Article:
Sebastien, who had slept in plenty of rural inns but never a high-class hotel, thought it was by far the nicest room she had ever slept in, comparable only to her room at Dryden Manor, where perhaps the sheets were a bit nicer, and the floor was made of stone rather than wood.
Ana and Nat were in the adjacent suite, which was joined by a door in the wall that locked from both sides—probably meant for families whose parents wanted a separate space from their children.
Damien opened the attaching door, and the other two joined them in their suite. Ana had washed her face to remove the remaining blood, but the bruising and swelling was only becoming more prominent.
“I have some minor healing items in my satchel,” Sebastien offered. “It’s best to get the process started right away, before the damage has time to settle in.”
“Alright,” Ana agreed. She sat on the edge of one of the beds, with Natalia perching next to her, while Sebastien rifled through her satchel, pulling out the necessary supplies.
Sebastien handed Ana a regeneration-boosting potion first, and then used a bit of wound-cleansing potion on the part of Ana’s eyelid that had split, dabbing it onto the raw flesh gently.
“Did you stock all of these healing supplies for the mission?” Nat asked, leaning forward to watch curiously.
“I carry healing supplies everywhere. You never know when you might need them. But I did stock some special things for the mission, like this draught of shadowed concealment,” Sebastien replied, pointing to the half-empty bottle of dark liquid.
“That’s what Damien was talking about earlier! Oh, do you think I could try some?” Nat begged, her hands clasped under her chin and her eyes open wide. For good measure, the girl batted her lashes a couple times.
Ana hesitated. “Is it dangerous, Sebastien?”
“I brewed it myself, and Damien and I can both vouch that there aren’t any side-effects.”
Nat hopped down from the bed to pick up the bottle. “Are you an alchemist, then? I thought you were more of the free-casting type? Damien told me you were apprenticed to Thaddeus Lacer.”
“I wouldn’t call myself an alchemist. I can follow instructions and a recipe as well as anyone, and I do a little brewing on the side as a hobby, that’s all.”
Damien helped Nat open the lid. “Don’t listen to Sebastien, Nat. If he says he dabbles in something as a hobby, what he really means is that he’s on his way to mastering the craft. If he says he’s ‘almost competent,’ that means he’s in the top five percent of the population.”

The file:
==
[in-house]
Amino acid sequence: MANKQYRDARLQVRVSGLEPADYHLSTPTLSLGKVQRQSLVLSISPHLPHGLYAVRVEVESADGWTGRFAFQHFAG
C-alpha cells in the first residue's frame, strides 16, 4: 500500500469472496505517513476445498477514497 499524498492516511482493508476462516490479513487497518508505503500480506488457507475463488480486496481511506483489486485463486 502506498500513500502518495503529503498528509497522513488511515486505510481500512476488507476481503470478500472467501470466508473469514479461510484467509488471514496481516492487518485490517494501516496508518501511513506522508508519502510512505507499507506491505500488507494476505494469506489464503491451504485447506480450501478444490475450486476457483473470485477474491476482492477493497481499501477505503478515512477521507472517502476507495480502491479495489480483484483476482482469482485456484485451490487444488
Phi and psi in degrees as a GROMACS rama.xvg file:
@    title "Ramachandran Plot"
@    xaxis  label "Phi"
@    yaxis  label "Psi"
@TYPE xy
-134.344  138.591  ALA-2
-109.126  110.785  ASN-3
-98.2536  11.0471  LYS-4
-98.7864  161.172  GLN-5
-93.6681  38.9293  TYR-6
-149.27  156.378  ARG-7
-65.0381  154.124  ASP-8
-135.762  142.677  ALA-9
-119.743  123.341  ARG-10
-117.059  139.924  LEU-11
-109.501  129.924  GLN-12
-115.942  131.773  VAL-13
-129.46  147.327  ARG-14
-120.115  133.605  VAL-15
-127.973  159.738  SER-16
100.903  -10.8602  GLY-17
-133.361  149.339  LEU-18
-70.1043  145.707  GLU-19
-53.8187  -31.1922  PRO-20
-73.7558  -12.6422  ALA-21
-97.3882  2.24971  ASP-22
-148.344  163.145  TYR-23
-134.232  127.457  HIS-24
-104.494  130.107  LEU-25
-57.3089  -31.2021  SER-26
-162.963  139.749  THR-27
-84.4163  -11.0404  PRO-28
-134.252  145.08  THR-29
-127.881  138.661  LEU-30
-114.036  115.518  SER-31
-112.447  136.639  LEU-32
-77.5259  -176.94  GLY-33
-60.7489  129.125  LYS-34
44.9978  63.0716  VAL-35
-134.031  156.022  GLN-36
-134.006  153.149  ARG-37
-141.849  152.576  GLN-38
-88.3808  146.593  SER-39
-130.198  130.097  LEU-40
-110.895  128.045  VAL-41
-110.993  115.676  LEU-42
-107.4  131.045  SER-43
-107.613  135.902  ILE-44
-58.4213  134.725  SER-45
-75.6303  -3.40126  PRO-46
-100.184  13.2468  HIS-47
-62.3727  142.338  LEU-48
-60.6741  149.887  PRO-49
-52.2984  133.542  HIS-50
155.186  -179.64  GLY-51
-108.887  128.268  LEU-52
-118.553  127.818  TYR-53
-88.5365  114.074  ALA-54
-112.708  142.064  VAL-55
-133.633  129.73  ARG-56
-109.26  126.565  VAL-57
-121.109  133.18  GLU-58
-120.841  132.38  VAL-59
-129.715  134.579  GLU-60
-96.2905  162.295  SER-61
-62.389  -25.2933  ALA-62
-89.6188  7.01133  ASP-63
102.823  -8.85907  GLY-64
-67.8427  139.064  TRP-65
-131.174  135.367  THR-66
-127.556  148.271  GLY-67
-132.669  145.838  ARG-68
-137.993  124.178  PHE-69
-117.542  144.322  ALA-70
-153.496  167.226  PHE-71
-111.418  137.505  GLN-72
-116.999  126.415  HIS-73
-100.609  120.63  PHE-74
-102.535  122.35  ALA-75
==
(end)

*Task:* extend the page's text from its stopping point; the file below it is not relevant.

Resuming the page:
Nat turned to Sebastien, eyes gleaming with respect. “Can you brew all sorts of amazing things, then? Like, potions to make someone fly, or a cream to make people beautiful, or a philtre that creates tornados?”
Sebastien snorted, pulling out her bruise cream and warming a good dollop of it in her palm before she began to apply it generously around Ana’s eye and nose. “Damien is the one you cannot believe. Being in the top five percent of the population is actually quite unimpressive, since the majority of the population will be totally unskilled at whatever random subject you choose. I mean, think about it. Less than five percent of the population can cast magic at all.”
“That’s not what I meant, obviously,” Damien rebutted. “You can’t just go around counting people who aren’t even part of the equation. Obviously I meant top five percent of thaumaturges.”
“But that’s not what you said. And I’m not even in the top five percent of students in our term, which you might remember from our mid-term results that came out recently. I’m closer to the top ten percent. That leaves me far below being in the top five percent of the entire thaumaturgic population.”
Damien threw up his hands in exasperation. “Test results aren’t everything, Sebastien! I’ve seen what you can do, remember? And suddenly going from your spot in the entrance exams all the way to the top ten percent of students in the term is actually pretty amazing. For Myrddin’s sake, you’re Thaddeus Lacer’s apprentice!”
“Provisional apprentice. Hopefully I’ll become an official apprentice next term, if I can prove myself. It’s nice of you to try and make me look more impressive in front of Nat, but you can just be honest, Damien. I do plan to be truly exceptional one day, but I’m still very far away from real skill at anything important.”
Nat’s head had been bouncing back between them as she followed their conversation, but when Damien didn’t deign to reply to this final argument—instead tugging at the sides of his hair like he wanted to pull it out—Nat sneakily dipped back the bottle of Enkennad’s draught of shadowed concealment and took a swallow so large it made her cheeks bulge and her eyes water.
Damien took a few deep breaths, then let out a sigh so loud and deep he seemed to deflate as it left him.
Sebastien shot him a look, letting him know how overblown she thought he was acting. Perhaps he was still keyed up from all the adrenaline, and didn’t know how to let the energy out appropriately.
Damien tossed his head and turned away from Sebastien with a vehement snort, stomping around to turn off some of the lights in the room.
Nat lifted the bottle to her mouth again, trying to sneak another swallow, but Ana gave her a gimlet stare, and the girl put the bottle back with a cute blush.